Published on Sep. 10, 2014
Updated on Dec. 1, 2015
Travel the world. Learn to speak another language. Be a part of another culture. Work to improve the lives of others. Meet the president of the United States.
These are all things that you could do as a Peace Corps volunteer.
Doubtful? Take a look at the story of MU alumnus Glenn Blumhorst.
Blumhorst received a Bachelor of Science in Agriculture in 1985 and a Master of Public Administration in 1987. Upon completing his studies, Blumhorst traveled to Guatemala as a Peace Corps volunteer. His work was focused on agriculture extension and he worked directly with 18 rural Mayan Indian communities. While in the country, he was able to help increase the economic capacity through alternative technologies, production diversification and resource conservation practices. Being completely immersed in this culture, he experienced growth in his foreign language skills and perhaps most importantly, his cultural awareness.
Following his time in Guatemala, Blumhorst continued to consistently climb the ranks in his Peace Corps career. He started as a recruiter for ACDI/VOCA, a private and international development nonprofit organization based in Washington, D.C., and then became their Chief of Party and Country Representative in Colombia. At this position, he provided startup and early implementation leadership for a major program to enhance the social, economic and political inclusion of ethnic minorities. In total, Blumhorst served with ACDI/VOCA for 18 years and traveled to 28 countries in Asia, Africa, the Caribbean and Latin America.
Today, Blumhorst is the president of the National Peace Corps Association, a national membership organization for individuals influenced by the Peace Corps experience. NPCA prides itself on a mission, according to its website, “to connect and champion Peace Corps community members in ‘bringing the world home.’” Because of his position, Blumhorst was able to sit in on a 45 minute meeting with President Barack Obama on November 22, 2013 – the 50th anniversary of the assassination of John F. Kennedy, founder of the Peace Corps.
Although the Peace Corps has clearly led Blumhorst to a successful professional career, the impact it has had on the type of person he is remains just as important.
“It’s a tough job, but with perseverance you’ll come out a much better person. I gained language, cultural agility, social conscience, global perspective, local insight, friends and a new community,” he said.
MU graduate student Tracey Goldner can also attest to the phenomenal opportunities the Peace Corps can provide.
Goldner is a 2013-2014 Paul D. Coverdell Peace Corps Fellow here at the university. She was able to apply for this esteemed program (which provides a full tuition waver, health insurance coverage and an annual stipend of at least $12,100) following service as a community health extension volunteer in Turkmenistan, a country located in central Asia, from 2010 to 2012. As a volunteer, Goldner worked at a tiny, local health clinic. She taught lessons on health and wellness, instructed aerobics and yoga classes, promoted preventative aid in the areas of smoking and drug use, encouraged critical thinking, and trained clinic employees. She also implemented teaching of leadership and journalism.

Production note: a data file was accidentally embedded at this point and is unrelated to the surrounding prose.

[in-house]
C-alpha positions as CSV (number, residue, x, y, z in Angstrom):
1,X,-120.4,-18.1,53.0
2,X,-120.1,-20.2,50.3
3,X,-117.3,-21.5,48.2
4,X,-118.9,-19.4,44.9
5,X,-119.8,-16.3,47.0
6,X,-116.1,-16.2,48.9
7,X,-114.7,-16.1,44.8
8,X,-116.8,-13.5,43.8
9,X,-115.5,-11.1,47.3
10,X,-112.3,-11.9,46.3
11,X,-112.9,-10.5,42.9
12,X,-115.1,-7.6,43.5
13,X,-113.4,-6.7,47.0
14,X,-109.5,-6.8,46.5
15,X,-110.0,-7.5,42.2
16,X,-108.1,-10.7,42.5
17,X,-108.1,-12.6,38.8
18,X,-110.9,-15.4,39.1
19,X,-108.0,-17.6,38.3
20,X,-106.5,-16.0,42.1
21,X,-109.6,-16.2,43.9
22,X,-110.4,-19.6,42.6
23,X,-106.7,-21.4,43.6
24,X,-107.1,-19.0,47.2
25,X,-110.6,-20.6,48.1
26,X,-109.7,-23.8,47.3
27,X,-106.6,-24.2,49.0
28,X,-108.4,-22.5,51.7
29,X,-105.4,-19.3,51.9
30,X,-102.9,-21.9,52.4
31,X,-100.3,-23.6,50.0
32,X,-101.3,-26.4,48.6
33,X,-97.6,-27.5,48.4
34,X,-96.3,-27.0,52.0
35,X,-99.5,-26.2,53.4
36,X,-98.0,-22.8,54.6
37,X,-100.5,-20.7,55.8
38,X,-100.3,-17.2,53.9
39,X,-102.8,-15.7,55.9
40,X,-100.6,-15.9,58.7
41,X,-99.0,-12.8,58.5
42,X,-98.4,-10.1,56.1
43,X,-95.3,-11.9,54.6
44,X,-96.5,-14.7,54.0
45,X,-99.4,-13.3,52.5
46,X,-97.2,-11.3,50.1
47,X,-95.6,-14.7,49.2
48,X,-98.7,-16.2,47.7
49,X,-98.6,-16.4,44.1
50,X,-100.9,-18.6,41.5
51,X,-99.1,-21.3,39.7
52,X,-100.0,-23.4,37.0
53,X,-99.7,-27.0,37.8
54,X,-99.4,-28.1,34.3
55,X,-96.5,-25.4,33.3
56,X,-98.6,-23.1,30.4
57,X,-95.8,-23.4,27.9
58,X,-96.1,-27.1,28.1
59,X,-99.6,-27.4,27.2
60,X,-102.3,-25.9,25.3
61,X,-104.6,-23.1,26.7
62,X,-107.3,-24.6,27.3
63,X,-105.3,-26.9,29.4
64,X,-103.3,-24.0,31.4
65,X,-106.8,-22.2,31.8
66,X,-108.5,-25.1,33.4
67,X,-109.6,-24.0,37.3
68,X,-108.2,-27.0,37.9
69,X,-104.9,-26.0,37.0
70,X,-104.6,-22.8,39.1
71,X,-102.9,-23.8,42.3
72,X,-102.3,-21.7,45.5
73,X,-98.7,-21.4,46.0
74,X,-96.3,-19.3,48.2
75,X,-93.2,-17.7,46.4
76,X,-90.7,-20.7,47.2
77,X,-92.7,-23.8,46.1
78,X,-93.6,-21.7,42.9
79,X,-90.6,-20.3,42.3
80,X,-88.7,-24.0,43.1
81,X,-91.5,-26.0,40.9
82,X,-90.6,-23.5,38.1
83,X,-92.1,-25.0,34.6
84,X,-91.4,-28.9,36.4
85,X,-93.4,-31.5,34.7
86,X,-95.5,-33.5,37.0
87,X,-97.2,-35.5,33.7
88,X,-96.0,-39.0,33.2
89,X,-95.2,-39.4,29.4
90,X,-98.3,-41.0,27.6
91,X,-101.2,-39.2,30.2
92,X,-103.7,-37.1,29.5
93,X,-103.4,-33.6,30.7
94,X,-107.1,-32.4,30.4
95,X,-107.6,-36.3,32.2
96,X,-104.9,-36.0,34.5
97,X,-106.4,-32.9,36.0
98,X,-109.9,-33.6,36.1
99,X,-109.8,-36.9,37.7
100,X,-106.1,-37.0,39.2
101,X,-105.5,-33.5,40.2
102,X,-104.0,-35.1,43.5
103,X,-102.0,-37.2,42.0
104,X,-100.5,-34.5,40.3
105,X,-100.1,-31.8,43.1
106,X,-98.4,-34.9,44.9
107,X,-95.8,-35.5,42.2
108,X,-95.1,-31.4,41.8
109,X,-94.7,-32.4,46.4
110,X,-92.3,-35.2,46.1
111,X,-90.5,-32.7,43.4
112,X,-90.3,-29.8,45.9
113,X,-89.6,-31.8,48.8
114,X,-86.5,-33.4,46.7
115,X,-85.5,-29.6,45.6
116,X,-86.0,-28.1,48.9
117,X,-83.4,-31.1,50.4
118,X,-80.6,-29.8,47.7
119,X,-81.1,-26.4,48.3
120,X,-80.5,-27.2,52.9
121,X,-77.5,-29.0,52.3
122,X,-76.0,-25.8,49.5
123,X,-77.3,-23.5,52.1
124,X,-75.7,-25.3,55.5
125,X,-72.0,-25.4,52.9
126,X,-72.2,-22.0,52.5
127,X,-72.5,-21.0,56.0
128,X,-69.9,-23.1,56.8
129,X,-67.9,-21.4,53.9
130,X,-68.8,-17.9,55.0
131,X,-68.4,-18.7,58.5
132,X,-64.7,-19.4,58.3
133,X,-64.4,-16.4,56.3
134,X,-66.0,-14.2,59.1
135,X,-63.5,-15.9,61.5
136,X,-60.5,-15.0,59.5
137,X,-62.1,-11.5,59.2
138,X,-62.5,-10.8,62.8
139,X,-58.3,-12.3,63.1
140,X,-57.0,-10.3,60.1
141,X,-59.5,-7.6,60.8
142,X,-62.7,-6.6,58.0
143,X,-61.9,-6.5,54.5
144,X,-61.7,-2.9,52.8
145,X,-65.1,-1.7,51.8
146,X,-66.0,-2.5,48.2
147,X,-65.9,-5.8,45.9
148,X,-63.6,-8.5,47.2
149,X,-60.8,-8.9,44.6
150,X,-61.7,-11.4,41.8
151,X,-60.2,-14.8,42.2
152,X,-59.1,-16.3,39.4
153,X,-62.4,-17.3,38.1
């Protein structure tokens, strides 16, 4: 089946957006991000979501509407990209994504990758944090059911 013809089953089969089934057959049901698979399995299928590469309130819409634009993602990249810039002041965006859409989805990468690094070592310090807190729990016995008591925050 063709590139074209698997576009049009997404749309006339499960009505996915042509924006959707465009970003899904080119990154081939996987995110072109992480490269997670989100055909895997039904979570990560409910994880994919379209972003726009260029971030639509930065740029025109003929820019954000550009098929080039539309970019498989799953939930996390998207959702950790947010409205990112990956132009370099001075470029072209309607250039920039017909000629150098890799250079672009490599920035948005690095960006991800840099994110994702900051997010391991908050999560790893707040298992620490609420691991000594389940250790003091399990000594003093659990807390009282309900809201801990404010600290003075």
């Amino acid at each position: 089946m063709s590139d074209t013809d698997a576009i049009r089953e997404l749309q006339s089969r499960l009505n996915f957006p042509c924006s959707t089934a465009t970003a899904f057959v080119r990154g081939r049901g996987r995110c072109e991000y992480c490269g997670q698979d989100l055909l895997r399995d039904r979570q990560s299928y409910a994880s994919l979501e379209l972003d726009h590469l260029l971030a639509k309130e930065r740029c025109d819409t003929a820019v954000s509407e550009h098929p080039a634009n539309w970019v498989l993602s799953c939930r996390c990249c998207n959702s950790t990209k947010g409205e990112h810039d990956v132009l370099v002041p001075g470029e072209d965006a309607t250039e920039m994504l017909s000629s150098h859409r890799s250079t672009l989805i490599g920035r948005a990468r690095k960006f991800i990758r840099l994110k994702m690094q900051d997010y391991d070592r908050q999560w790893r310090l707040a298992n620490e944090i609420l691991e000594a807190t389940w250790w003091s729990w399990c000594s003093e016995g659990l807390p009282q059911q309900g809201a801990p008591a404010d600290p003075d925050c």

Goldner is straightforward when she speaks about how the Peace Corps changed her life.
“It’s given me a wider perspective for understanding the world. I used to take my washing machine for granted, “ she said. “You have a lot more gratitude for being able to live in [America], especially with all of the journalistic freedom.”
Another benefit, according to Goldner: “You can really make an impact on an individual person’s life and see it firsthand.”
The Peace Corps Prep Program, offered by MU’s Office of Service-Learning, is designed to help students interested in joining the Peace Corps. Its curriculum is centered on the mission and goals of the Peace Corps:
- Helping the people of interested countries in meeting their need for trained men and women
- Promoting a better understanding of Americans on the part of the people served
- Promoting a better understanding of others on the part of Americans
Peace Corps Prep allows a Peace Corps affiliated institution to suggest curriculum and guidance to prepare students for international service. Students will participate for two or more years, taking courses in foreign language, international development and content specific areas. The program will also engage students in a variety of other activities, such as:
- Service-learning field experiences that highlight community engagement and public service
- Development of essential skills and a personal profile to excel in global service activities
- Preparation for the Peace Corps application process
- Creation of competitive, long-term career skills
Students who complete the program will earn a minor in Leadership and Public Service from the MU Office of Service Learning, a Peace Corps Prep certificate from the U.S. Peace Corps, and a Multicultural Certificate from the MU College of Arts and Sciences.
It’s highly beneficial to students, as it provides a direct path to international service and networking with Peace Corps organizations and members.
To find out more about the Peace Corps Prep Program, contact the Office of Service-Learning via email email@example.com, via phone at 573-882-1165, or visit the office at 205 Lowry Hall.